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Karl H. Hagen Professorship in Ophthalmology

School of Medicine

Established in 1998 by Karl H. Hagen

HagenKarlKARL H. HAGEN, who developed age-related macular degeneration (AMD) in 1993, was a philanthropist and pioneer who did not allow his vision impairment to keep him from endowing one of the nation’s first professorships in the field of macular degeneration. He made generous contributions in the form of planned gifts, including a 30-acre parcel of land in Suitland, Maryland, where he grew up, to underwrite research efforts that might help others suffering from the same retinal disease. His giving may be quantifiable but his impact remains immeasurable.

Mr. Hagen, a man who came from a background of few material advantages, lived life to the fullest, spending his time enjoying art, music, dancing, travel, and hard work. A self-taught artist and musician, Mr. Hagen had a lifelong interest in watercolor painting and spent many years playing the saxophone with dance bands while employed for nearly four decades as a foreman of the sign-painting department at the Potomac Electric Power Company.

Mr. Hagen spent the last nine months of his life at the Sunrise assisted-living facility in Falls Church, Virginia, where caretakers said he was “a friend to everyone.” He would regale his friends with stories of his exotic travels, from a three-month cross-country trip in his Model A Ford during the Depression to his adventures in Japan, New Zealand, Bora Bora and other far-off places. His caretakers said, “He was a very special man to everyone here,” noting how he shared with others the magnifying screen that Wilmer physicians had given him for his AMD.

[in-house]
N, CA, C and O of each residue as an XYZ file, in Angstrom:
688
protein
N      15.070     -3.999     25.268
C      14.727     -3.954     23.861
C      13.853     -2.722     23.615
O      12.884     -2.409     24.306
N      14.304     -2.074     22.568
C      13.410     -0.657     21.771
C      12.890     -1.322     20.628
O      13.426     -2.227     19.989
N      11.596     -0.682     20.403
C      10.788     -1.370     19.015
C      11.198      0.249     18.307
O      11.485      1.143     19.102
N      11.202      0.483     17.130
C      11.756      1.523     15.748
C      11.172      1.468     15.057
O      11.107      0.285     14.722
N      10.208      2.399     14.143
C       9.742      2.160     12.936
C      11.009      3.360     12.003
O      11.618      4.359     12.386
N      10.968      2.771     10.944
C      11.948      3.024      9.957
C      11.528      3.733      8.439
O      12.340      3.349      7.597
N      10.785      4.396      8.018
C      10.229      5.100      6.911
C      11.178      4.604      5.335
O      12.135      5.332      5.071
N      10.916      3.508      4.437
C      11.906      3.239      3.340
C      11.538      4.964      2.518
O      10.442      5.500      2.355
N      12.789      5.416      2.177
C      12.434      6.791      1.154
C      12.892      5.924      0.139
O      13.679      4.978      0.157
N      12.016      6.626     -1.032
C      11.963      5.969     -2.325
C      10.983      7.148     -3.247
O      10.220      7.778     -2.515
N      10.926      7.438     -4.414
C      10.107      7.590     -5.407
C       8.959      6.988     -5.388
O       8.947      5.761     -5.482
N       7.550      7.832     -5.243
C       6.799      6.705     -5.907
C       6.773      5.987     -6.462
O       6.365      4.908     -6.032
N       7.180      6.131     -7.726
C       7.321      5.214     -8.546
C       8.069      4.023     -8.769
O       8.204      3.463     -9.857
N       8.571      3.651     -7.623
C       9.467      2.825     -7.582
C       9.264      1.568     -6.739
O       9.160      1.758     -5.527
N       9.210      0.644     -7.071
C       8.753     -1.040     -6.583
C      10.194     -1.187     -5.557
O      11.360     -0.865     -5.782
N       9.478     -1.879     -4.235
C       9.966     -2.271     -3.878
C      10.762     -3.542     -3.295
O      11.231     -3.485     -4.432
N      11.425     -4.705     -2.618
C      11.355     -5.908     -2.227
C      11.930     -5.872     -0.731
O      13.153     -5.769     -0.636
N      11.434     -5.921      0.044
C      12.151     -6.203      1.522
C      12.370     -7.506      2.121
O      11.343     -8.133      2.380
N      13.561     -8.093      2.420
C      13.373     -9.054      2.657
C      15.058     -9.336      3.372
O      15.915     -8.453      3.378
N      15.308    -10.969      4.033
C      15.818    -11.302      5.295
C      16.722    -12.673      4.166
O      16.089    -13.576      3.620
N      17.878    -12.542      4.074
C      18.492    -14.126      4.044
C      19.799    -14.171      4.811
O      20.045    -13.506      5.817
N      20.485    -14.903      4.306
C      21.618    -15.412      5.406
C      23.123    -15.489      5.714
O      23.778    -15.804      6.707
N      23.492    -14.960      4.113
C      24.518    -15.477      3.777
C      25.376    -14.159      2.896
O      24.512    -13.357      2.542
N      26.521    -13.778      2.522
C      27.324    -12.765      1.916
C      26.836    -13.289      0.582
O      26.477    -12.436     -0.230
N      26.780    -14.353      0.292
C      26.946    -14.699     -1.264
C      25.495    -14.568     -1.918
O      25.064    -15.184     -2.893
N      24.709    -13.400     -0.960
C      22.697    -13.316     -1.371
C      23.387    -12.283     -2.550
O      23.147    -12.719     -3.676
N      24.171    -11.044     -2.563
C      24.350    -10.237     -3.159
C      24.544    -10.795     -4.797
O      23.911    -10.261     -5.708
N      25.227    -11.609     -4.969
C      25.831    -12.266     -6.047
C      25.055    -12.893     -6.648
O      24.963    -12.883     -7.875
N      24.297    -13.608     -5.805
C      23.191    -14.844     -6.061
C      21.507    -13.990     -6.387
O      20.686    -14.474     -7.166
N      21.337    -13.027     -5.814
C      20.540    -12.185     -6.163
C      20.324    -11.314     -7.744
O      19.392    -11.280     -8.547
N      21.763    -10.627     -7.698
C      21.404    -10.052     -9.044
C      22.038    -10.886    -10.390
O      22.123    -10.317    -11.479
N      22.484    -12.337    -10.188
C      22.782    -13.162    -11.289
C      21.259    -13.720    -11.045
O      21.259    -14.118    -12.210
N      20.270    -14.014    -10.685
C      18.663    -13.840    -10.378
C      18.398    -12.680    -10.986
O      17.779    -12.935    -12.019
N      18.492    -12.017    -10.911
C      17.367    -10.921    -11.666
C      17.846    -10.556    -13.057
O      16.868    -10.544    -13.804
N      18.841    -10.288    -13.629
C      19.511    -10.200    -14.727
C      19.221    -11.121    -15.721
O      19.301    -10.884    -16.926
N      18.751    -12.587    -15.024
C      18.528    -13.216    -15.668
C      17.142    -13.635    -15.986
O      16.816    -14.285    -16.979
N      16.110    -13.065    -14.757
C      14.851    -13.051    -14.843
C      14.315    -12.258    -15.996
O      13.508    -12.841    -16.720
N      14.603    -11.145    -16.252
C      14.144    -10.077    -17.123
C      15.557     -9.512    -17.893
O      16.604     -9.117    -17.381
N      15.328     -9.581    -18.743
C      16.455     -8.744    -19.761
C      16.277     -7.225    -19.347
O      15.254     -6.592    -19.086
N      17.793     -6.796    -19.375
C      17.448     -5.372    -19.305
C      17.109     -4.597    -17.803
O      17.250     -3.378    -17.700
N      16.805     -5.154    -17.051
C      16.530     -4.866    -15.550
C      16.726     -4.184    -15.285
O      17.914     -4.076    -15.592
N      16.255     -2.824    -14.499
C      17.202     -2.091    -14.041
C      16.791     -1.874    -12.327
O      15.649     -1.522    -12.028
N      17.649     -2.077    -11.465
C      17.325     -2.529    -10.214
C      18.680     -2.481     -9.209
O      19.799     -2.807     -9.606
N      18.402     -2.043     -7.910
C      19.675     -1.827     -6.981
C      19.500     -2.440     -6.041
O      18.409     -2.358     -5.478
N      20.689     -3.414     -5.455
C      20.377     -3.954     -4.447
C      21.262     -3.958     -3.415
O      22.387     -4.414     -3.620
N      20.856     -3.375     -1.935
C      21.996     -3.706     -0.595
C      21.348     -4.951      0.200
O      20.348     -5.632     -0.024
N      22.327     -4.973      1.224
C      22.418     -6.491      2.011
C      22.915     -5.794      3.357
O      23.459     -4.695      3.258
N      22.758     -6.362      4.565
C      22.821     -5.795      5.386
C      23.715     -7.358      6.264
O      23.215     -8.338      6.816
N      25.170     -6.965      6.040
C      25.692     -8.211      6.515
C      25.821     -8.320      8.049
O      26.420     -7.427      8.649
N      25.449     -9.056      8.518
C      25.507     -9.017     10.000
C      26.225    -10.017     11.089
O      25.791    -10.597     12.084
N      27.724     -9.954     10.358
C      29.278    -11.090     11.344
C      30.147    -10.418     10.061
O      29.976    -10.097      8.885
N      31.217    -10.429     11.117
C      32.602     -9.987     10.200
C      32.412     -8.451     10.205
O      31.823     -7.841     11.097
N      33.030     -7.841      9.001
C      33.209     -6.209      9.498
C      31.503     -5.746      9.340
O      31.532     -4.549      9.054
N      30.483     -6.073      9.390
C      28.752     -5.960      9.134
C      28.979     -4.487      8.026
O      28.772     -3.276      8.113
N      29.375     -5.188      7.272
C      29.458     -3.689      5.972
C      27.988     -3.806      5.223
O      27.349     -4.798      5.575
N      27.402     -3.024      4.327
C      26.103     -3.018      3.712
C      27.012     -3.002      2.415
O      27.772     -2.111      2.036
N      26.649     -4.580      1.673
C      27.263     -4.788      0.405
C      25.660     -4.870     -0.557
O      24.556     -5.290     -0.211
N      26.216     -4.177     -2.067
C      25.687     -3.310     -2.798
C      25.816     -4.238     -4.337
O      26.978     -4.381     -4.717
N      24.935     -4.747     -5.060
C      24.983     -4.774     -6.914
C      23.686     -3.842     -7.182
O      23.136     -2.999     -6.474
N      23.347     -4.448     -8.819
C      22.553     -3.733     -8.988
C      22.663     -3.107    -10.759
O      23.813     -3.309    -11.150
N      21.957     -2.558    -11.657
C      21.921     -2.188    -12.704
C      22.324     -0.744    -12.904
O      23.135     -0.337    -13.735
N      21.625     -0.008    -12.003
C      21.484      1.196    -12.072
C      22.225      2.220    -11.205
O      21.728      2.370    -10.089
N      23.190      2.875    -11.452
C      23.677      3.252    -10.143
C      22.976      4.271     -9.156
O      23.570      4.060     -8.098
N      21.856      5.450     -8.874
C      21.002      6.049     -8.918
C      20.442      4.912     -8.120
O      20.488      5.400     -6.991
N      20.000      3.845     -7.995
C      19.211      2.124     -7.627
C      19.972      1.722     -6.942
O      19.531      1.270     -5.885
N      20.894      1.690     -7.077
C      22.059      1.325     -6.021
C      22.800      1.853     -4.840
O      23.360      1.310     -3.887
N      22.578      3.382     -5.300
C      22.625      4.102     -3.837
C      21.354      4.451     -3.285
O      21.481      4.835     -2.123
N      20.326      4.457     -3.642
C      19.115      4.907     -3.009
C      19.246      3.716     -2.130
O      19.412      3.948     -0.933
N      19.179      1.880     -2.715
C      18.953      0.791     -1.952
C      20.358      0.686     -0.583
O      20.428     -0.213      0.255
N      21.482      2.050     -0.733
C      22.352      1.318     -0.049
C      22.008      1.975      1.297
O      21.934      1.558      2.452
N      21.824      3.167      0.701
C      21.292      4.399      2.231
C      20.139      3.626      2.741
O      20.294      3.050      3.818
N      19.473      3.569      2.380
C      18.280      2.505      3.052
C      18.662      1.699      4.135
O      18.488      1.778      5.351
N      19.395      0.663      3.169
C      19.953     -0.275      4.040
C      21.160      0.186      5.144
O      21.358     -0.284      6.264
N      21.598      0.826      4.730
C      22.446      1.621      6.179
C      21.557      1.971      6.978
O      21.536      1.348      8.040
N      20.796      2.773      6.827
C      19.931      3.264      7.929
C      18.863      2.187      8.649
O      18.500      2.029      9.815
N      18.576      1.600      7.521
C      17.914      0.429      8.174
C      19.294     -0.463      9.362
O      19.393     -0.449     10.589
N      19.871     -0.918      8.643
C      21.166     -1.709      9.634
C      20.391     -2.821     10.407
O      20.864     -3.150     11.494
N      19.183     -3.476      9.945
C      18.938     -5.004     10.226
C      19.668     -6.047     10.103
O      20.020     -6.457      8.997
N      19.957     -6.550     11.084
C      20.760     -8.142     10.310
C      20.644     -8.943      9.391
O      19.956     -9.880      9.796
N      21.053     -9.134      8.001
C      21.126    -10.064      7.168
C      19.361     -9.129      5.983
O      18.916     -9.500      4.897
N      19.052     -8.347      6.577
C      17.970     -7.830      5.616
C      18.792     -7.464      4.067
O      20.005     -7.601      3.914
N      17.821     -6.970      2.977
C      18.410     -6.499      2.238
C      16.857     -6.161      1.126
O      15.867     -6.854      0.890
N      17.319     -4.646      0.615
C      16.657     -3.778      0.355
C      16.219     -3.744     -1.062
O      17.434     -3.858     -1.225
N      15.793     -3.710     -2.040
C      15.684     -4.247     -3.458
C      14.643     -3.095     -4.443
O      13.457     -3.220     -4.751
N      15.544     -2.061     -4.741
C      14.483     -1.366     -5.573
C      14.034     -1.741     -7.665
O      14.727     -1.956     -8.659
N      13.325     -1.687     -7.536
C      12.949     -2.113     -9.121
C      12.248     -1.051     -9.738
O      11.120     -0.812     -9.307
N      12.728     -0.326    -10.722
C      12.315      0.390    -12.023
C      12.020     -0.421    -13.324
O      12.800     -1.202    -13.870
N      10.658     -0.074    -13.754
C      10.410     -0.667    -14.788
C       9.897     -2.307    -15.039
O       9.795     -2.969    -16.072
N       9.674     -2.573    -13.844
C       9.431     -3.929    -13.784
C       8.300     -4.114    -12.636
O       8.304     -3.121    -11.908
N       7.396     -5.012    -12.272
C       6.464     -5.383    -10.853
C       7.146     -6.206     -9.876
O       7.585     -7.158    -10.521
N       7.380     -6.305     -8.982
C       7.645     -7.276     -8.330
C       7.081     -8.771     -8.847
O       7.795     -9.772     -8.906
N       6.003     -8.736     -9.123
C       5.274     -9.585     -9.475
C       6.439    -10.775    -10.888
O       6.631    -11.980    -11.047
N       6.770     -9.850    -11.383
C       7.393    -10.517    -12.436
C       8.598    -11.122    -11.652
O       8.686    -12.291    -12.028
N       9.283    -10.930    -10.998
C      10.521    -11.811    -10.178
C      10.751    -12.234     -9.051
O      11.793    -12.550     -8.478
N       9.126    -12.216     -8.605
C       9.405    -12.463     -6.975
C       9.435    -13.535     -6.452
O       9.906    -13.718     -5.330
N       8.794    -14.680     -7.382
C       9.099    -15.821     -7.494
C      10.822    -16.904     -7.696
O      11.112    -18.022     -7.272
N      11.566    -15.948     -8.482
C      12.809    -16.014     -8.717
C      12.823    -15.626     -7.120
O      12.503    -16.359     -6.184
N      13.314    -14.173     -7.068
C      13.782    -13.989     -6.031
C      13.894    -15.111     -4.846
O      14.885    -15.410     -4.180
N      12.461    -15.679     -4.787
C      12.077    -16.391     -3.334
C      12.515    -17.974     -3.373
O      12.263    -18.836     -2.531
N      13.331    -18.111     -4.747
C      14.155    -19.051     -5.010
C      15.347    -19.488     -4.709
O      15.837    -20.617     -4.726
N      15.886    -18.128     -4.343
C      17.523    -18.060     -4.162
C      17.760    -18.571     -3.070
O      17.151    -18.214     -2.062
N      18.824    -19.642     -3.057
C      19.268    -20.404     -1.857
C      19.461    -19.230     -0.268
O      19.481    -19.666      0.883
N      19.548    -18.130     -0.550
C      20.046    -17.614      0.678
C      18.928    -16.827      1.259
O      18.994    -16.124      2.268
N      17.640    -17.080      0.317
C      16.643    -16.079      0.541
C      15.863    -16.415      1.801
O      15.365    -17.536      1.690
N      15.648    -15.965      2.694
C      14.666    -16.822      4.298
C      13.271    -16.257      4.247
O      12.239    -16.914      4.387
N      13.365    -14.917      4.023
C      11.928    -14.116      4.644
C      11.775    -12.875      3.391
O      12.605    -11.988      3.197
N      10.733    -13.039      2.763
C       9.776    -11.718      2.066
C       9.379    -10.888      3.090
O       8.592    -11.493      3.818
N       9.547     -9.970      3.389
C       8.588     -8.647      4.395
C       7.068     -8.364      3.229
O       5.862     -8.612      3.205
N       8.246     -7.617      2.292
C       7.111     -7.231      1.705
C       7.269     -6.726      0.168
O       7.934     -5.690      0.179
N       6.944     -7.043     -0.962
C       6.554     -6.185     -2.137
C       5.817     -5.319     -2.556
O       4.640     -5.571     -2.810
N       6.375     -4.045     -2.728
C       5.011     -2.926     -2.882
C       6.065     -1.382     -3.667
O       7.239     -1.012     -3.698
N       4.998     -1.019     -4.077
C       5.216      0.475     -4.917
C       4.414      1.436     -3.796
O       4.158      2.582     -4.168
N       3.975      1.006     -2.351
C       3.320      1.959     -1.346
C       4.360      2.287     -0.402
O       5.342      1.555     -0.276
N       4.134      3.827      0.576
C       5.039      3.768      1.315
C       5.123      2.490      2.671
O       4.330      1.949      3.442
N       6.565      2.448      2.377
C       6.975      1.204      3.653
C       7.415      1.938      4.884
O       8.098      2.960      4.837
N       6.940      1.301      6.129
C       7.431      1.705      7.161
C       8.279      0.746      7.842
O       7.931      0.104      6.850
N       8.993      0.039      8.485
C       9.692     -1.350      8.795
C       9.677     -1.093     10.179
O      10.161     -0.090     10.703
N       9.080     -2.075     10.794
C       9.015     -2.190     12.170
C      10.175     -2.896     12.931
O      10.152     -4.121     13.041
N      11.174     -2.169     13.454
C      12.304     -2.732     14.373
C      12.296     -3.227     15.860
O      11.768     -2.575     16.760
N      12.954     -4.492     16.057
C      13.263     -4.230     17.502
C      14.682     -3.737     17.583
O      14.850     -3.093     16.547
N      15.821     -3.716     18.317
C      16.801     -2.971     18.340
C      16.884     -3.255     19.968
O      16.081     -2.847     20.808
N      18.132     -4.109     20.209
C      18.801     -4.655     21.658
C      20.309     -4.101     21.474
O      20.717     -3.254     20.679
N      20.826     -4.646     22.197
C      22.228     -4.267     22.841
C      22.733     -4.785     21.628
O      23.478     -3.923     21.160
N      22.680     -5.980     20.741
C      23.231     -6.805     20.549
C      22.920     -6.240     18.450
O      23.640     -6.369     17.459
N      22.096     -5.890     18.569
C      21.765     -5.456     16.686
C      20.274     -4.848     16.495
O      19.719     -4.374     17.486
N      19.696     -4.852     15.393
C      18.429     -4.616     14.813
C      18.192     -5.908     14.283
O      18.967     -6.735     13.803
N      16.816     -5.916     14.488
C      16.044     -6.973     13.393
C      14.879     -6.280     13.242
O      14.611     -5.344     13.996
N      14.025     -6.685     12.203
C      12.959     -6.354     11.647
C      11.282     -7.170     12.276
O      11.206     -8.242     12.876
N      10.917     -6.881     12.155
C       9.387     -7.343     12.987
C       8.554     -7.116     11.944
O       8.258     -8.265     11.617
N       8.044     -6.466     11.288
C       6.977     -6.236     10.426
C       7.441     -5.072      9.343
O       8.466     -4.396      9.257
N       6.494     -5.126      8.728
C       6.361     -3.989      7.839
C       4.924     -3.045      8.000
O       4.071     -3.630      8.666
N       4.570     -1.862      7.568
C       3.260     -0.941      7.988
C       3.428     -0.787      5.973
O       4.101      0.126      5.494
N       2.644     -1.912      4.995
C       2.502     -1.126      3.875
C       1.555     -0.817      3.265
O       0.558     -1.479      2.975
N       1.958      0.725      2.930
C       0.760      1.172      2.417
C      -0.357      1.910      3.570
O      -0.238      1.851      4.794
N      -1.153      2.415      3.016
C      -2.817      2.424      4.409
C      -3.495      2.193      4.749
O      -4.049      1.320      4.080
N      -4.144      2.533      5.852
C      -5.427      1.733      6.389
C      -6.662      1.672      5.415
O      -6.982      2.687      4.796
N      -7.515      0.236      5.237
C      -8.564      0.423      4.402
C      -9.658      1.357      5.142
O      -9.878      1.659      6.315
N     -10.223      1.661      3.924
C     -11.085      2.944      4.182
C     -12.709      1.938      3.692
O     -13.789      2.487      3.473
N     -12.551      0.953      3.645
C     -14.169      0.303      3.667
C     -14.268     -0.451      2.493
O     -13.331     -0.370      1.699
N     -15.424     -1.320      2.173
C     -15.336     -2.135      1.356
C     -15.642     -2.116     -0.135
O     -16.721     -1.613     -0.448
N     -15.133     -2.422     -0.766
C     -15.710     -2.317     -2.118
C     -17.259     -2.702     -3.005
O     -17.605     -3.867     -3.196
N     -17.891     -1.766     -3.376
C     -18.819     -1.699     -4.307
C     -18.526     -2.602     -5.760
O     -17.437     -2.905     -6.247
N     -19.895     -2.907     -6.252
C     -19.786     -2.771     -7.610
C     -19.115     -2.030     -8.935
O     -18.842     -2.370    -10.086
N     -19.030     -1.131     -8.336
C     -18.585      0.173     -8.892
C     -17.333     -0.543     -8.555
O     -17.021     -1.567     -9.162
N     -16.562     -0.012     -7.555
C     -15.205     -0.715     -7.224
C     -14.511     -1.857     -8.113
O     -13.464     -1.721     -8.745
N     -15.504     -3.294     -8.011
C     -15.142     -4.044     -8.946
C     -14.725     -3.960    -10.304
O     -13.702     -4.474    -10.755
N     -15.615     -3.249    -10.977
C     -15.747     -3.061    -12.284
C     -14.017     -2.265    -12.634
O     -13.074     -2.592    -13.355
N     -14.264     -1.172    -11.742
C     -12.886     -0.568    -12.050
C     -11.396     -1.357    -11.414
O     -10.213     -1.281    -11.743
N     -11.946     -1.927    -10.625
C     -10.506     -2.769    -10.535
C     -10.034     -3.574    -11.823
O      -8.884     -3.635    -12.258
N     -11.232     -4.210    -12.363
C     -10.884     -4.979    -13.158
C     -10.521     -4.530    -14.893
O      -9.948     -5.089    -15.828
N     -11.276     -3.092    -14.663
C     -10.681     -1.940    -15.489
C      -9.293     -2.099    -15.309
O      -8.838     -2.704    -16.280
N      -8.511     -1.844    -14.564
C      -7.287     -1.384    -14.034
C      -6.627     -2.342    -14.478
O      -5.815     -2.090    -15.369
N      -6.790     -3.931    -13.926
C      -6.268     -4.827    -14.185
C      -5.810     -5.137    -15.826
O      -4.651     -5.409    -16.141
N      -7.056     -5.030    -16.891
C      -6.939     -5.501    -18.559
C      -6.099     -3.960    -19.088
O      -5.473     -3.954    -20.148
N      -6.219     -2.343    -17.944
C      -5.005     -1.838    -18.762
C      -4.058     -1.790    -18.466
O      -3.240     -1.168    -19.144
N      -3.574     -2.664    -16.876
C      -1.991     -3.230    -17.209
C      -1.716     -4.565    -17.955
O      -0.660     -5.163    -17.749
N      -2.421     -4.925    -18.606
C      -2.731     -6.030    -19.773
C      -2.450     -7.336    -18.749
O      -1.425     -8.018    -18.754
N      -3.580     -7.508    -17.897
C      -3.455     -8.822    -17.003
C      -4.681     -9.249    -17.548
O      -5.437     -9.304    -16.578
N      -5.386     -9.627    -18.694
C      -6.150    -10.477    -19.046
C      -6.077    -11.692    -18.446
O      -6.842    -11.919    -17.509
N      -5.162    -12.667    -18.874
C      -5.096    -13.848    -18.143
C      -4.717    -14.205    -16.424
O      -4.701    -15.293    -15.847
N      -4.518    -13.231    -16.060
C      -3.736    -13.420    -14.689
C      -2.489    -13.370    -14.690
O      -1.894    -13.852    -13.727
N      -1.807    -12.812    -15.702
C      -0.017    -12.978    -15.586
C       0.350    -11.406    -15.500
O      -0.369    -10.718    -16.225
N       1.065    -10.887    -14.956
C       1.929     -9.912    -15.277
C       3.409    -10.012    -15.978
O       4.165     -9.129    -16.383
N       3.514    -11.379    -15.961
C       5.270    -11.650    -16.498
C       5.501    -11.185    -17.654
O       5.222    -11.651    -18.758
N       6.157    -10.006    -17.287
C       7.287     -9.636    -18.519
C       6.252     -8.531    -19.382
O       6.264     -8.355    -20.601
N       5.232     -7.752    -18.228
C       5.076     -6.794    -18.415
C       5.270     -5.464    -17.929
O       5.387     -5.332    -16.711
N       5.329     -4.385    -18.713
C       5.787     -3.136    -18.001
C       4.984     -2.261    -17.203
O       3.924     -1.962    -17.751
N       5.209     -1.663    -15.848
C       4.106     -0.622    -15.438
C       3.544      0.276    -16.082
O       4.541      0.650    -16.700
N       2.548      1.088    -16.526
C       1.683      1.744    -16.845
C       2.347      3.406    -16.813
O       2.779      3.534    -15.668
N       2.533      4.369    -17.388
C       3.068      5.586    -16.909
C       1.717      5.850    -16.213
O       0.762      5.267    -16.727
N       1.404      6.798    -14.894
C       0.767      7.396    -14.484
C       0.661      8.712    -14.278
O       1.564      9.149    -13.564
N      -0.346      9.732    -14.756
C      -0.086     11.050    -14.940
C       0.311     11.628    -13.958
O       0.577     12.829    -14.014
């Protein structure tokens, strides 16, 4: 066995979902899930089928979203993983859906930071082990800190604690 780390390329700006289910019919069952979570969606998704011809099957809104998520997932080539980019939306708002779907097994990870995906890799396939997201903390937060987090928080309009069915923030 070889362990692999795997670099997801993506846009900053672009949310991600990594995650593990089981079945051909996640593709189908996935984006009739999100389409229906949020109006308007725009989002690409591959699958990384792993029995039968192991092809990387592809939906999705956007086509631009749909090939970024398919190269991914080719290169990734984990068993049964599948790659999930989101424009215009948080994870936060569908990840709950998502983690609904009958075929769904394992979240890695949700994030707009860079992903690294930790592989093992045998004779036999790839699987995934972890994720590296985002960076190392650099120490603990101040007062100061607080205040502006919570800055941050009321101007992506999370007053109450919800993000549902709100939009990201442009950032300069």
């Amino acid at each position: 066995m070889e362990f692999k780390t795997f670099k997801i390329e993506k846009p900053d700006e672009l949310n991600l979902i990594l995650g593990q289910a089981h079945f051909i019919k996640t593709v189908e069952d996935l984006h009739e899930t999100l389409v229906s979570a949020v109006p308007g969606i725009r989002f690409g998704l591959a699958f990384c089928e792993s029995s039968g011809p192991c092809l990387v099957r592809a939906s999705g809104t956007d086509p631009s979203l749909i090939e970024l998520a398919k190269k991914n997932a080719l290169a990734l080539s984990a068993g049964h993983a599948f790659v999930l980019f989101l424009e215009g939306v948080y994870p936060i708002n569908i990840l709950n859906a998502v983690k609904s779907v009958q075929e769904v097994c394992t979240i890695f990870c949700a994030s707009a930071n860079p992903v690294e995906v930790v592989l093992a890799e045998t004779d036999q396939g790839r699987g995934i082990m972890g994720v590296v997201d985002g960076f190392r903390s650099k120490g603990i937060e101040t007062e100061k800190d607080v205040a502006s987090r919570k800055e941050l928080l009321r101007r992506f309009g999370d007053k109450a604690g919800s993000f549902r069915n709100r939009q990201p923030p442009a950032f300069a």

Before his passing in 1999, Mr. Hagen expressed the hope that his gifts would hasten the development of treatments for those who suffer from macular degeneration, thereby sparing others the emotional pain he experienced. The Wilmer Eye Institute is forever grateful to Mr. Hagen because his generosity substantially advances our ability to combat this major cause of blindness.


Held by Jiang Qian

JIANG QIAN, MS, PhD, is the director of the Wilmer Bioinformatics Group and Bioinformatics core facility. He is a professor of ophthalmology at the Wilmer Eye Institute, focusing on computational modeling of retinal development and disease. He also holds a joint appointment at the Johns Hopkins Sidney Kimmel Comprehensive Cancer Center.

Dr. Qian received his PhD in physical chemistry from Max Planck Institute for Polymer Research in Mainz, Germany. He then completed postdoctoral training on bioinformatics at Yale University.

Dr. Qian is a pioneer in ocular informatics who has made substantial and innovative contributions to his field. Specifically, his group develops and applies bioinformatics approaches to study gene regulation and signaling networks, with particular attention to the mammalian retina. Understanding the molecular basis of tissue specific gene regulation and signaling will contribute to better prevention, diagnosis and treatment of retinal diseases, such as macular degeneration.

Dr. Qian has published more than 120 papers in prestigious and specialized journals, including Cell, Nature Reviews Genetics and Molecular Systems Biology. His research is supported primarily by federal funding agencies, including the National Institutes of Health, as well as private funding agencies.